Prevention of Confidential Data from Appearing in Log Files

Data such as SSN (social security number) and passwords is confidential. The system must delete these data right after the user ends operations with them. That information should not be sent in log files, too. Some temporary data can be stored in variable data structures, such as symbol arrays, and be deleted after the usage. Forcible memory clearing lowers the Java-powered apps performance, but improves the security level for developers.

It is better to be careful when using an external library. If a library in use has a log file, it is better to make sure no confidential data is sent to it. For example, a low-level syntax analysis library can log a text in work. SSN will also be among the data to analyze. In this case, admins with access to log files can also have access to SSNs.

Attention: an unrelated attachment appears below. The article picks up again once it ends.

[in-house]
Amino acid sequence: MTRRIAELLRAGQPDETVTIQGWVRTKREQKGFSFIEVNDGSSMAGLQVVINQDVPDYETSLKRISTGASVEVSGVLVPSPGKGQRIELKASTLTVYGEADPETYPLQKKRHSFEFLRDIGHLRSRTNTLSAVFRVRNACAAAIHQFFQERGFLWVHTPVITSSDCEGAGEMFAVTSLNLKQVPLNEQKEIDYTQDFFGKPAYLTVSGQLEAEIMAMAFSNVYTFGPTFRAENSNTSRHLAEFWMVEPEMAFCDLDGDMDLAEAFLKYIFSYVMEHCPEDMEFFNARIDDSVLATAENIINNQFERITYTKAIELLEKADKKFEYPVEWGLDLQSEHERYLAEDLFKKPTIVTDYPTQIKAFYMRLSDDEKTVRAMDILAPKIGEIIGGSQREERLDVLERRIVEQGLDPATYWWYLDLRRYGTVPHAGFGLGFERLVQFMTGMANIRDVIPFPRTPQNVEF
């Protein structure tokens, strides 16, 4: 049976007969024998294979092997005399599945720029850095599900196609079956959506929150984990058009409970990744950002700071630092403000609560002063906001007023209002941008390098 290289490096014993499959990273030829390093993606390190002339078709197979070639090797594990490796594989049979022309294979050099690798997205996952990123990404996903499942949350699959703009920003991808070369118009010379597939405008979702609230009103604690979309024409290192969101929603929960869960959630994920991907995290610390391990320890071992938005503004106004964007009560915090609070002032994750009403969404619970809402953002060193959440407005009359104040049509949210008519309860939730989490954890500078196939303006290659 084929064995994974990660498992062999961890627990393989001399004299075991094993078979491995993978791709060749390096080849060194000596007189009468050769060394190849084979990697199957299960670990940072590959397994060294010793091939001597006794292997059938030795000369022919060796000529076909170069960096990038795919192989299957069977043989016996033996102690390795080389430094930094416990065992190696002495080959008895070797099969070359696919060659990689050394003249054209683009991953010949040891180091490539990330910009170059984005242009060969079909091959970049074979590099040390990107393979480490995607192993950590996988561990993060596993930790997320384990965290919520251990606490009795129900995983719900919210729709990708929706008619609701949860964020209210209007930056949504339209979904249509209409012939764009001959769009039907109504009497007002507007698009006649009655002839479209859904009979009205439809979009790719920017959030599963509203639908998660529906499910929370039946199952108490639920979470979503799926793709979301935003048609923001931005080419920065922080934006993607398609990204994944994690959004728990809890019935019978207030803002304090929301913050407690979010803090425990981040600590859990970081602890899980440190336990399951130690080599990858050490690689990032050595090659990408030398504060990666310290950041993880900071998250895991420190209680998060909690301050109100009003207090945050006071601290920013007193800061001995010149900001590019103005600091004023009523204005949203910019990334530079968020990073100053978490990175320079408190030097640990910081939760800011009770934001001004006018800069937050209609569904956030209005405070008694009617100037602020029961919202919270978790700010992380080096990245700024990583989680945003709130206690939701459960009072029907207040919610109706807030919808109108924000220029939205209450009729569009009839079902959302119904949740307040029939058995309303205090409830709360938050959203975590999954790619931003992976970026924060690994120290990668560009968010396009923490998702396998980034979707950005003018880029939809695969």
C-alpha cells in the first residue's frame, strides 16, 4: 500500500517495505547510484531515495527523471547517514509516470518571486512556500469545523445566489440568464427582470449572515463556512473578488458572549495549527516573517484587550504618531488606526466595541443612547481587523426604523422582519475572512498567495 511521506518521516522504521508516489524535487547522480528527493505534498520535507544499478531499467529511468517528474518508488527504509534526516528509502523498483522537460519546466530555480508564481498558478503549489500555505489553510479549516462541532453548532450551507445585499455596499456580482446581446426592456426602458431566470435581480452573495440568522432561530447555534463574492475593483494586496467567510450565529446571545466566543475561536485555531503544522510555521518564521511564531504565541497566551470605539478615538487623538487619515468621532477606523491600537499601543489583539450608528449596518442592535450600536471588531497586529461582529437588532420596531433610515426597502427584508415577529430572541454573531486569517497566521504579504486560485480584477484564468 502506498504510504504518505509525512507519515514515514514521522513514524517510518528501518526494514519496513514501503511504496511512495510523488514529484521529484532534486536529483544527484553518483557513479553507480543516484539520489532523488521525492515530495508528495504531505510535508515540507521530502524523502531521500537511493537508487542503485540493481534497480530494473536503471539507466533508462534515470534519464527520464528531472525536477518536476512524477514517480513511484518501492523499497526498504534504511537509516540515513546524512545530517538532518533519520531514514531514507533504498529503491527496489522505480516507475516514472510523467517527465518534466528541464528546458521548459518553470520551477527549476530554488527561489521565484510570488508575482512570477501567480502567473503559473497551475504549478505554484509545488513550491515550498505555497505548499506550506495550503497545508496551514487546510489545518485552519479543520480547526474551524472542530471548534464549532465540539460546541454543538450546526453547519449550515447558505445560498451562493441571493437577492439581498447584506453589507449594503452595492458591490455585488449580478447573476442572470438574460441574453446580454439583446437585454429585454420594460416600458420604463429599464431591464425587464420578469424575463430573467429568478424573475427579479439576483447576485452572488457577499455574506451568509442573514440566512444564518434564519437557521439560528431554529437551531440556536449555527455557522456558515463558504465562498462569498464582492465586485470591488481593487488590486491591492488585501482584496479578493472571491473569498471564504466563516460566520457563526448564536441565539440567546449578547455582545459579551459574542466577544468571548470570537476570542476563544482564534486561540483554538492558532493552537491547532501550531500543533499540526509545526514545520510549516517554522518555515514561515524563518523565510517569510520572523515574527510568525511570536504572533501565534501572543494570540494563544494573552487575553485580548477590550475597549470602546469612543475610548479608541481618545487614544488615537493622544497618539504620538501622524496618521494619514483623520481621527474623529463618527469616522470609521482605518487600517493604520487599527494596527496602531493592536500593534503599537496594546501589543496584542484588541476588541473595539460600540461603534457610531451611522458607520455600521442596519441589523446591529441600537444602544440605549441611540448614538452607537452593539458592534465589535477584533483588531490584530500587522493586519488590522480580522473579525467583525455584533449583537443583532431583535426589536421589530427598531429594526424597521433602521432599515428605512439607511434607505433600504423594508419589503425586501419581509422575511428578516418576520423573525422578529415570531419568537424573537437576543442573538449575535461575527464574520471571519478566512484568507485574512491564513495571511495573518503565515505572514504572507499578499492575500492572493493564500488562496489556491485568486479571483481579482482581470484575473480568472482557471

Dynamic SQL Requests Usage Instructions

Dynamic SQL is error-prone if there are no additional libraries or request builders. Errors can be syntactical or, worse, SQL injections vulnerabilities.

One should use java.sql.PreparedStatement or java.sql.CallableStatement instead of java.sql.Statement for parameterized SQL queries with Java Database Connectivity (JDBC). It is better to use a well-written library of a higher level to isolate the app code from SQL. There is no necessity to restrict such symbols as quote (‘) when using this type of library. There is no need to prohibit characters such as “less” (<) in SQL inputs if a text destined for XML/HTML is processed correctly during the output.

Correct PreparedStatement usage:

String sql = “SELECT * FROM User WHERE userId = ?”;